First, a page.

Clothing, Dress Style & Etiquette
Religion in Nigeria is concentrated mainly between two main bodies; Christianity (approximately 49%) and Islam (also approximately 49%), but it’s important to note that this varies greatly from region to region as in the north it’s vastly more Muslim and the south is much more Christian. Among the Christian populace, around 74% are Protestant, 25% are Catholic and the remaining 1% belong to other denominations, mainly Orthodox. Islam is not recorded in terms of denominations but Sunni Islam is most prevalent, closely followed by Shia and Sufi branches as well as Ahmadiyya and Mahdiyya minorities.
Minor religions in the country include Hinduism, Judaism, the Bahai Faith, Hare Krishna and a syncretic faith named Chrislam. Additionally, indigenous faiths such as the Yorubo and Irunmole spirituality are notable in the country and Atheism and Agnosticism also exists to some degree.
Museums, Galleries & Architecture
Architecture in Nigeria is majorly based on European colonial styles with equally prominent western modernist and contemporary buildings. With the rise of Islam there has been a similar rise in Arabic-inspired architecture and as the country was first colonized by England, the country also sees many religious structures of Gothic design including the various churches scattered across the region.
Indigenous architecture is limited where it exists and is only visible in the limited tribal settlements also exist.
Nigerian clothing is incredibly diverse and represents a unique style only seen in the African continent. Mainly made out of Ankara, Adire, Lace and Jacquard as well as tie-died materials, Nigerians tend to opt for a loose-fitting style to better shield them from the heat of the sun while still allowing cool breezes to pass through. However, it should be noted that western-style clothing has become more and more prominent in recent decades.
Men traditionally wear a Fila (a type of cap) or Abeti-aja (a type of long cap), Sokoto (long loose trousers) and Agbada (a single-piece outfit composing together a long shirt with long trousers). Women tend to traditionally wear Iro (a rectangular piece of cloth wrapped around the waist like a shirt), Gele (another rectangular piece of cloth worn on the head in various ways), Iborun (a long scarf tied around the neck or worn diagonally on the body) and Kaba (a single-piece dress of varying styles). Both sexes are known to wear Buba (a type of long shirt or blouse) frequently.
Literature, Poetry, Music & Dance
Excluding English colonial writers living in Nigeria, the country has the vast majority of its writers debuting following the 1950s when Nigeria began to take independence. Notable 20th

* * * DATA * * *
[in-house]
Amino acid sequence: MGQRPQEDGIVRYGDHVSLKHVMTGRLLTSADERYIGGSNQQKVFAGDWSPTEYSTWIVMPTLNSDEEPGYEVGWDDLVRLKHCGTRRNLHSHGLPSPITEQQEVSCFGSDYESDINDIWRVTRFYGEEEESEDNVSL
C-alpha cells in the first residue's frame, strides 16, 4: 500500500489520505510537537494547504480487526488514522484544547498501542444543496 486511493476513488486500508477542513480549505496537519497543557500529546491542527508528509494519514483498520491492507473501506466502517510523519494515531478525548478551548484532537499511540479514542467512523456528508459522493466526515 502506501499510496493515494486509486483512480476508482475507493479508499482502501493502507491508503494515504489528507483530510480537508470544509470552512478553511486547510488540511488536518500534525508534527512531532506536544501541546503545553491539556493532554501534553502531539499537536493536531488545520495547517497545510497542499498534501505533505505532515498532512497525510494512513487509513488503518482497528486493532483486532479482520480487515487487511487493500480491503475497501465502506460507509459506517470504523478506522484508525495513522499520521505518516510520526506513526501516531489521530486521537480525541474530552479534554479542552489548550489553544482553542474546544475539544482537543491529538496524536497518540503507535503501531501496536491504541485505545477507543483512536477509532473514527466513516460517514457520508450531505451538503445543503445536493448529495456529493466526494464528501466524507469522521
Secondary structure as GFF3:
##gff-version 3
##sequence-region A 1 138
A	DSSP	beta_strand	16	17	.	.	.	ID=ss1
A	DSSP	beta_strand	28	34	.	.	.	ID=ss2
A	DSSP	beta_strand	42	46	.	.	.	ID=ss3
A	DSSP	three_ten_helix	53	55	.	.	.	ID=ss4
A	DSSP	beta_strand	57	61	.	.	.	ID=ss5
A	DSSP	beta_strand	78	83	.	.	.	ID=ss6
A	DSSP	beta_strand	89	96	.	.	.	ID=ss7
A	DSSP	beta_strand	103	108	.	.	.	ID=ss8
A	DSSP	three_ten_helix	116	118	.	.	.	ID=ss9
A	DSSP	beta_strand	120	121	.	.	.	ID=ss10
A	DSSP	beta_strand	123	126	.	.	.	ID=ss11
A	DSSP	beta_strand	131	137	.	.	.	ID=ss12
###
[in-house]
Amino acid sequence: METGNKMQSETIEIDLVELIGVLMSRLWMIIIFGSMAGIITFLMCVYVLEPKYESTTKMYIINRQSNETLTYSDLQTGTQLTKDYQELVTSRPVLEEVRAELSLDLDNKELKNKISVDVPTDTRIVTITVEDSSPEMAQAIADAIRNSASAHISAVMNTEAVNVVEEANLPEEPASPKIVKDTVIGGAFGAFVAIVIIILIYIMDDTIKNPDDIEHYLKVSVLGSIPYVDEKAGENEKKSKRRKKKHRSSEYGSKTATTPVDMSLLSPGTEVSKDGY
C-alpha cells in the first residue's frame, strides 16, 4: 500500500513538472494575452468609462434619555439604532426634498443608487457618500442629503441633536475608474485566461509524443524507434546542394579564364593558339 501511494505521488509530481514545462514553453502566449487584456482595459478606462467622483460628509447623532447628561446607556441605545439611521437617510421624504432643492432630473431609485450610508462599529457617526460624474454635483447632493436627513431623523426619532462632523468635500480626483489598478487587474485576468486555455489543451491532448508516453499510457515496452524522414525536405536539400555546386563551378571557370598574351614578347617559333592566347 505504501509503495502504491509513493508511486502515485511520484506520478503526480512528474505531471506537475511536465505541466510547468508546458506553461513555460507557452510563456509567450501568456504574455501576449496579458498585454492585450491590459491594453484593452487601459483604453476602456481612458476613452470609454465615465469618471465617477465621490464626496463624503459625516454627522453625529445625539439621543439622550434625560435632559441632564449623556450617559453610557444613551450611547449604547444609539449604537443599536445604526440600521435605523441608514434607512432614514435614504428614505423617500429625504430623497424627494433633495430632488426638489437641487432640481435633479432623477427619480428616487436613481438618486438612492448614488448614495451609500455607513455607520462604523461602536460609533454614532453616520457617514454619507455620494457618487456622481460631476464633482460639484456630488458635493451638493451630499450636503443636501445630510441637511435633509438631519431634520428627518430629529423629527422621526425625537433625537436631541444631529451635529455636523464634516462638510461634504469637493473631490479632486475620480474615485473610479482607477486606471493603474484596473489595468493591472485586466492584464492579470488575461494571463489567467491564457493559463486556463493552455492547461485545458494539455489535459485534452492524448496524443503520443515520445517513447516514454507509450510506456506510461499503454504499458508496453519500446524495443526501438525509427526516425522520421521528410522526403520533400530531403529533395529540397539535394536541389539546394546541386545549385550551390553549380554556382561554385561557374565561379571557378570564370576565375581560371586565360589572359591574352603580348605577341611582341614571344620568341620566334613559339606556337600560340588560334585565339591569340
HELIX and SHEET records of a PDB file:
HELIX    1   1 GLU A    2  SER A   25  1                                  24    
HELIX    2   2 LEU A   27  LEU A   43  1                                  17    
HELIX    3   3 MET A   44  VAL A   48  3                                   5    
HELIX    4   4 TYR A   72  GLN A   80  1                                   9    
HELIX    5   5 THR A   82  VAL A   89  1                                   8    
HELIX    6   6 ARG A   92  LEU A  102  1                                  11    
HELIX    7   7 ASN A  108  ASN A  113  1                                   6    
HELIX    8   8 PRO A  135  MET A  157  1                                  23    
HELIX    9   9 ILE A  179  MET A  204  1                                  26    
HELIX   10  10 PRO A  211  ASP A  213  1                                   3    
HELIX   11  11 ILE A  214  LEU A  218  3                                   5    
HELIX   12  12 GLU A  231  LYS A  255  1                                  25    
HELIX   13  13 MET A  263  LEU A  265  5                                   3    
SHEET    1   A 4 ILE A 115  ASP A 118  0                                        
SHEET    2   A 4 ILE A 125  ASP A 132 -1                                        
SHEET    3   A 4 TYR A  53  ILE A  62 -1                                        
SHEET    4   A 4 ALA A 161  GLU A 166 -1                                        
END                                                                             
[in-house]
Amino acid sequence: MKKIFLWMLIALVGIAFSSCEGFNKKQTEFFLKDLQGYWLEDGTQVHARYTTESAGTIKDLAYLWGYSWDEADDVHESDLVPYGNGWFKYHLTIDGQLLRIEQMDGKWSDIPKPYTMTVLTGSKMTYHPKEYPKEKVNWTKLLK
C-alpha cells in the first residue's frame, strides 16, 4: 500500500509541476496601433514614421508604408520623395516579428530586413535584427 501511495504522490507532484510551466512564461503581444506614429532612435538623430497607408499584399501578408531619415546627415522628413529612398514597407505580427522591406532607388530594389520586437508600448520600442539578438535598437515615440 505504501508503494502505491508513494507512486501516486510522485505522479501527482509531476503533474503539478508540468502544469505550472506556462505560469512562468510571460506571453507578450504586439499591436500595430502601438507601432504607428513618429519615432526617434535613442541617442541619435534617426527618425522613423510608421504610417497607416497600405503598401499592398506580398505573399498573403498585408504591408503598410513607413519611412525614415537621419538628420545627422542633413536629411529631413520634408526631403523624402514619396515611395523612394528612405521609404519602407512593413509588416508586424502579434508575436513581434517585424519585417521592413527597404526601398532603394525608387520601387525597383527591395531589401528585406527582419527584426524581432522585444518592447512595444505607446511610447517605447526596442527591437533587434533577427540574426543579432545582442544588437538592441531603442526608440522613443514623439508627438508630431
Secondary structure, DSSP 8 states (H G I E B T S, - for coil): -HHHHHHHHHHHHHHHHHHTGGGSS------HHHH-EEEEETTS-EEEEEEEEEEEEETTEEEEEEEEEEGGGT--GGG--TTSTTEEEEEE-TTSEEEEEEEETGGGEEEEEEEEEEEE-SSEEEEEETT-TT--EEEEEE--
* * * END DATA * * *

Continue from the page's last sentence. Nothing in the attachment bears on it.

Century writers include Ben Okri, Buchi Emecheta, T. M. Aluko, Daniel O. Fagunwa, Ken Saro Wiwa, Chinua Achebe and Wole Soyinka, the latter being the first African Nobel Laureate in Literature. 21st
Century writers include Chris Abani, Helon Habila, Nnedi Okorafor, Sarah Ladipo Manyika, Sefi Atta, Helen Oyeyemi, Kachi A. Ozumba, Chika Unigwe.
The most common and popular music genres in Nigeria are Jazz, Soul, Hiphop, Juju and Fuji, the latter two being traditional musical styles fused with Yoruba percussion. However, Nigeria’s sphere of influence on music has extended throughout the continent with inspirations driving forward African Music, Afrobeat, West African Highlife and Palm Wine Music.
Calendar & Events
The first holiday begins on January 1st
to celebrate New Years’ Day, then again a couple weeks later in mid-January for Id El Maulud. In Early March, Women’s Day is supported and upheld, then the March Equinox is additionally observed a couple weeks later.
Good Friday, Holy Saturday, Easter Day and Easter Monday are celebrated and observed in mid-April, and then on the 1st
of May, another public holiday is given to celebrate Workers’ Day. Children’s Day and Democracy Day come around as additional public holidays at the end of May. June sees two more holidays on June 12th
and later on in the month to observe the June 12th
Commemoration and the June Solstice respectively.
Late July marks the start of Id el Kabir, another public holiday, which is then followed by the September Equinox in late September.
National Day is celebrated with another public holiday on October 1st
, then a few days later, Id El Kabir is celebrated as well. The December Solstice rolls around in mid-December which is followed by Christmas Eve, Christmas Day and Boxing day in quick succession a week later. Finally, the year ends with one more observance on December 31st
for New Years’ Eve.